Psalm 106:36
And they served their idols: which were a snare to them.
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106:34-48 The conduct of the Israelites in Canaan, and God's dealings with them, show that the way of sin is down-hill; omissions make way for commissions: when they neglected to destroy the heathen, they learned their works. One sin led to many more, and brought the judgments of God on them. Their sin was, in part, their own punishment. Sinners often see themselves ruined by those who led them into evil. Satan, who is a tempter, will be a tormentor. At length, God showed pity to his people for his covenant's sake. The unchangeableness of God's merciful nature and love to his people, makes him change the course of justice into mercy; and no other change is meant by God's repentance. Our case is awful when the outward church is considered. When nations professing Christianity, are so guilty as we are, no wonder if the Lord brings them low for their sins. Unless there is general and deep repentance, there can be no prospect but of increasing calamities. The psalm concludes with prayer for completing the deliverance of God's people, and praise for the beginning and progress of it. May all the people of the earth, ere long, add their Amen.And they served their idols - Judges 2:12-13, Judges 2:17, Judges 2:19; Judges 3:6-7.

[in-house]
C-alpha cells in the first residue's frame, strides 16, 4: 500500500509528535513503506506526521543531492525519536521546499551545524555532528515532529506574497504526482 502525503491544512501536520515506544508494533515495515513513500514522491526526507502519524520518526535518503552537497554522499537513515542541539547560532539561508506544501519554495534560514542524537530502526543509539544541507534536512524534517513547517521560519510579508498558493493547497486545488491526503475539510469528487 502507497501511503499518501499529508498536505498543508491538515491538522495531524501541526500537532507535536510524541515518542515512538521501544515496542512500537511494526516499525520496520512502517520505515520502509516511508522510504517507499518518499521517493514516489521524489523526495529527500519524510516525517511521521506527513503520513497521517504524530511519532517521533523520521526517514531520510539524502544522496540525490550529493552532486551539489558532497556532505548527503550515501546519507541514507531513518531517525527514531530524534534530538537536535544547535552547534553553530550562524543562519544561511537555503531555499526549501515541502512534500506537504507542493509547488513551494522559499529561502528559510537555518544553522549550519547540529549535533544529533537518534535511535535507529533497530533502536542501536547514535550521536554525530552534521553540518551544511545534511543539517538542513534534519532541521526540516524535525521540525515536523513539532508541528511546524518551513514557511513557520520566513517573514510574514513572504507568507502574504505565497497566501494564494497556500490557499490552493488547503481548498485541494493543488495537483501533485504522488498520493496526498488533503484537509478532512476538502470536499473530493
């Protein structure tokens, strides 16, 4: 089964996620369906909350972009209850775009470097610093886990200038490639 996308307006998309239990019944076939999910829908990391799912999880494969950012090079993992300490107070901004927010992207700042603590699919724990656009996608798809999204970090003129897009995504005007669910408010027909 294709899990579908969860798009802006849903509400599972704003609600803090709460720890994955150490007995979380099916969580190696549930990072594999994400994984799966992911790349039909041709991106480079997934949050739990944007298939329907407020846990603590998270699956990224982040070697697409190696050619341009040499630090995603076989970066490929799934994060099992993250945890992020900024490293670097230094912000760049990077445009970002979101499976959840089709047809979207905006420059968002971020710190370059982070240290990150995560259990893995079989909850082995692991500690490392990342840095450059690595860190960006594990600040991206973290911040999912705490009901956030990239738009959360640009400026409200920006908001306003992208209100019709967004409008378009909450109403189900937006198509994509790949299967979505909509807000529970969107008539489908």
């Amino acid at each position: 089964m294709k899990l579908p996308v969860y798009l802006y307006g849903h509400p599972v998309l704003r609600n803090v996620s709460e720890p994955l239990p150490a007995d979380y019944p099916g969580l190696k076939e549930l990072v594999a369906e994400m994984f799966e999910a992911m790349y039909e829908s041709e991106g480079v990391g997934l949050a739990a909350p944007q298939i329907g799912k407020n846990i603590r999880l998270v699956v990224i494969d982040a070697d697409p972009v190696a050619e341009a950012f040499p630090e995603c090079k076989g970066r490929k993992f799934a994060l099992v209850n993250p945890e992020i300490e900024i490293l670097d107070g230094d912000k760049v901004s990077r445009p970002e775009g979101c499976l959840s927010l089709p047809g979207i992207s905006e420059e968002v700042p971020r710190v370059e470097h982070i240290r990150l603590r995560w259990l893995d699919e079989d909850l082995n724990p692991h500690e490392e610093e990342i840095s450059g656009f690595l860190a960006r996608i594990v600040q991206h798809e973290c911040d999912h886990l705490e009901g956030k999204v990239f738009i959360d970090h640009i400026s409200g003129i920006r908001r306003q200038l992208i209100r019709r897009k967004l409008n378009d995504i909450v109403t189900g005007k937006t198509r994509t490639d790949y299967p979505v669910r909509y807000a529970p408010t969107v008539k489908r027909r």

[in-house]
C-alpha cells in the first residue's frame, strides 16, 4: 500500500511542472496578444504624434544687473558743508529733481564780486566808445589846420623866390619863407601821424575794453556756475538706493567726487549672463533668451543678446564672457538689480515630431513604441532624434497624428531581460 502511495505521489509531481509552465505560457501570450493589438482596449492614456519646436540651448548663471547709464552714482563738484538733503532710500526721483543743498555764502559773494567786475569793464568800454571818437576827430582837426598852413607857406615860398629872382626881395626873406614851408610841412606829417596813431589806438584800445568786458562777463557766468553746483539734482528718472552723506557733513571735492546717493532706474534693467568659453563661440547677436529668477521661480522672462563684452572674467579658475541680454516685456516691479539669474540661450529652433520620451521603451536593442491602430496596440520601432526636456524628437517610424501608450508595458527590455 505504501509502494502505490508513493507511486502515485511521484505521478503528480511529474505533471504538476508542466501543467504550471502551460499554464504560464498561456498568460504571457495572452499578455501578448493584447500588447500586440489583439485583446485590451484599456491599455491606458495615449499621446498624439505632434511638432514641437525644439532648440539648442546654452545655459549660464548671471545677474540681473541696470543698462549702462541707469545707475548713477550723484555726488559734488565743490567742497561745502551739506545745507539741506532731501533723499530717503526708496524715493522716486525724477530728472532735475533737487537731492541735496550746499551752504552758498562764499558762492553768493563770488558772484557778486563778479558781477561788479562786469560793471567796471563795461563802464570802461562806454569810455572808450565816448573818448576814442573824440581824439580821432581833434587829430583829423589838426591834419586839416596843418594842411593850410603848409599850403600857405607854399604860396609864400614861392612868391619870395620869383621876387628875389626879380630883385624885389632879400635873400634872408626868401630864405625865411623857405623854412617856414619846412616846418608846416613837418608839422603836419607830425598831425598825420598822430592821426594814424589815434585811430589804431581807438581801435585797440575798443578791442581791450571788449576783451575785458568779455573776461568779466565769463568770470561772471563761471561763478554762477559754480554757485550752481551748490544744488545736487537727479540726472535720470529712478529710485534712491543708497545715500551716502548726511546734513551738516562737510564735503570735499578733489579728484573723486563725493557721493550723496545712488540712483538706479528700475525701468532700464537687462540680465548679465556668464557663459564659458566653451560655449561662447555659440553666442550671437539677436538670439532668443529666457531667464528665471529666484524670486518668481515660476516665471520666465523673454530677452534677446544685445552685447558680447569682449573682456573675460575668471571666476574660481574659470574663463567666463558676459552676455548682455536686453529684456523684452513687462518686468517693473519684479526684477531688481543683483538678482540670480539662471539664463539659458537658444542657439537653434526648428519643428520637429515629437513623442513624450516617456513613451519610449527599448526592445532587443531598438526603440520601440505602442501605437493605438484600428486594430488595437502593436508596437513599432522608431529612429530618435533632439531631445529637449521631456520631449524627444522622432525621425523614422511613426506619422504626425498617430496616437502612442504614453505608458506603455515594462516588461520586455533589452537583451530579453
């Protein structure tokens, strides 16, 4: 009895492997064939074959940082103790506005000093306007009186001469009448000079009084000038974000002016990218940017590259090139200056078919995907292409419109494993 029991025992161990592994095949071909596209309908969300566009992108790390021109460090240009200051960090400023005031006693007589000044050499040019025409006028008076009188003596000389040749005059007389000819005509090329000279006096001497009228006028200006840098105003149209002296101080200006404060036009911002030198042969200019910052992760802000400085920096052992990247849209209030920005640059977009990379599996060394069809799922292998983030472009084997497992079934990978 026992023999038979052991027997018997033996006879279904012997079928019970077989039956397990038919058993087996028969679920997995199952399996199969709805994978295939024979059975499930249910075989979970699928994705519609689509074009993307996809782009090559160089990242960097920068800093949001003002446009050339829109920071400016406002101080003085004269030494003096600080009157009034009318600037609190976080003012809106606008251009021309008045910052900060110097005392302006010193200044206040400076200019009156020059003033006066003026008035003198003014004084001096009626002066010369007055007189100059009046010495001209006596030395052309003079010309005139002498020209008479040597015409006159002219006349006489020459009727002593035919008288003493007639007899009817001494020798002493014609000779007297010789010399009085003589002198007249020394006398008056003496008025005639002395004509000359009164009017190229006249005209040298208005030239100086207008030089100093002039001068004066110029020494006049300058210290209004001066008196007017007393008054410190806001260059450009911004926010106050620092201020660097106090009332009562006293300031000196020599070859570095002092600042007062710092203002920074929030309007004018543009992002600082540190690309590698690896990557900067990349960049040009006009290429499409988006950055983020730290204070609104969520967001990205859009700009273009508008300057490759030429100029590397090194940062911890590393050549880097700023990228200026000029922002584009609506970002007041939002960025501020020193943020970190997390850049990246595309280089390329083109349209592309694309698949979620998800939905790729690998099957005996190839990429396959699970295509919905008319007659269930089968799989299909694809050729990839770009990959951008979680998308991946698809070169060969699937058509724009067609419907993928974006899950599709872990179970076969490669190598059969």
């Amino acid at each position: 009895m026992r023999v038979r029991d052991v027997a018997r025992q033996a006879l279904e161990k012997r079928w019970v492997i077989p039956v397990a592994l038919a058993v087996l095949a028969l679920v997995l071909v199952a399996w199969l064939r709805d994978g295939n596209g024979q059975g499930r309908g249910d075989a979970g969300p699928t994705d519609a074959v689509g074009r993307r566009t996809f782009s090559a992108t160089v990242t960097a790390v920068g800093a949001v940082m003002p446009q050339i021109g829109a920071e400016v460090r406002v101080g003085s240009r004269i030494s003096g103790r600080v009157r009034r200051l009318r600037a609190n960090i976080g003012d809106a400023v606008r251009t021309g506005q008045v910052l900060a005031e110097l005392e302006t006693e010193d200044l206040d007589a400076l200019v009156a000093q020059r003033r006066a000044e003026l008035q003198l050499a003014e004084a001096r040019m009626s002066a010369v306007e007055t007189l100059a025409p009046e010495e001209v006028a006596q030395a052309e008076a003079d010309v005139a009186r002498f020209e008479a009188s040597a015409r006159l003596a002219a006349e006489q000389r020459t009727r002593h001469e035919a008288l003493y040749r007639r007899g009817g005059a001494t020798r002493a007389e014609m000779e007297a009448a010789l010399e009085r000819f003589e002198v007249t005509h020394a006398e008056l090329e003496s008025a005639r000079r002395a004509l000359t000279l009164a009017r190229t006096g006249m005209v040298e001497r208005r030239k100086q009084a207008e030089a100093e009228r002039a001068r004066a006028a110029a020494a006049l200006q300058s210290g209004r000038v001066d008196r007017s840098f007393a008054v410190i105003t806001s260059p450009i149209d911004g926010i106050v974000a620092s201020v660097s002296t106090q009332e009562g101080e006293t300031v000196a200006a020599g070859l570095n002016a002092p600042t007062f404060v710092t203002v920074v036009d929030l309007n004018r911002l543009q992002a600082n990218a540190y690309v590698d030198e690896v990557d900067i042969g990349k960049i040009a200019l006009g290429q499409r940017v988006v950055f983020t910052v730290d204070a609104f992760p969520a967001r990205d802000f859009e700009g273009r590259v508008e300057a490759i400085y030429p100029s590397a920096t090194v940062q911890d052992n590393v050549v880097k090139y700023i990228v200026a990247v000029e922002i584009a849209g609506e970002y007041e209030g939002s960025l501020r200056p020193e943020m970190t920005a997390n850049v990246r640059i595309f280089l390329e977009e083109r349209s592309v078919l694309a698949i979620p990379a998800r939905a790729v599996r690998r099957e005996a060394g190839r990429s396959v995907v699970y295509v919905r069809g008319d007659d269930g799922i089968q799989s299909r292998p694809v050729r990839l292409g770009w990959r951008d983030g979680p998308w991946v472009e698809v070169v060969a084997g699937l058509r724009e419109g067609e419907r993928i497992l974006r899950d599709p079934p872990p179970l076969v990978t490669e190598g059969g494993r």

Which were a snare unto them - Like the snares or toils by which birds and wild beasts are caught. That is, they were taken unawares; they were in danger when they did not perceive it; they fell when they thought themselves safe. The bird and the wild beast approach the snare, unconscious of danger; so the friend of God approaches the temptations which are spread out before him by the enemy of souls - and, ere he is aware, he is a captive, and has fallen. Nothing could better describe the way in which the people of God are led into sin than the arts by which birds are caught by the fowler, and wild beasts by the hunter.

34-39. They not only failed to expel the heathen, as God

commanded—(Ex 23:32, 33), literally, "said (they should)," but conformed to their idolatries [Ps 106:36], and thus became spiritual adulterers (Ps 73:27).

Which idols were an occasion of their falling both into further and greater sins, as it follows, Psalm 106:37,38; and into utter ruin, as this phrase also notes, Exodus 23:33 Judges 2:12, &c. And they served their idols,.... Of gold and silver, wood and stone; the works of men's hands, senseless creatures; which are nothing in the world, and bring grief and sorrow to the worshippers of them, from whence they have their name here given them; see Psalm 16:4. They served "their" idols, the idols of the Canaanites, who were dispossessed of their land for their idolatries and other sins; and these Israelites were put in their place. They served those which they were ordered to destroy; they who knew the true God, whose servants they were, or ought to have been, and professed to be, and were so called; and yet served the idols of the nations driven out before them. Which were a snare unto them; either the Canaanites were, who were left in the land, with whom they mixed, and whose works they learned; these ensnared them, and drew them into idolatry, Joshua 23:13, or the idols they worshipped, which were the cause of many evils and calamities, Judges 2:3, or the act of serving and worshipping them, Exodus 23:33. They were by these means like a bird or beast in a snare, and brought into trouble and distress, out of which they could not extricate themselves. And they served their idols: which were a snare unto them.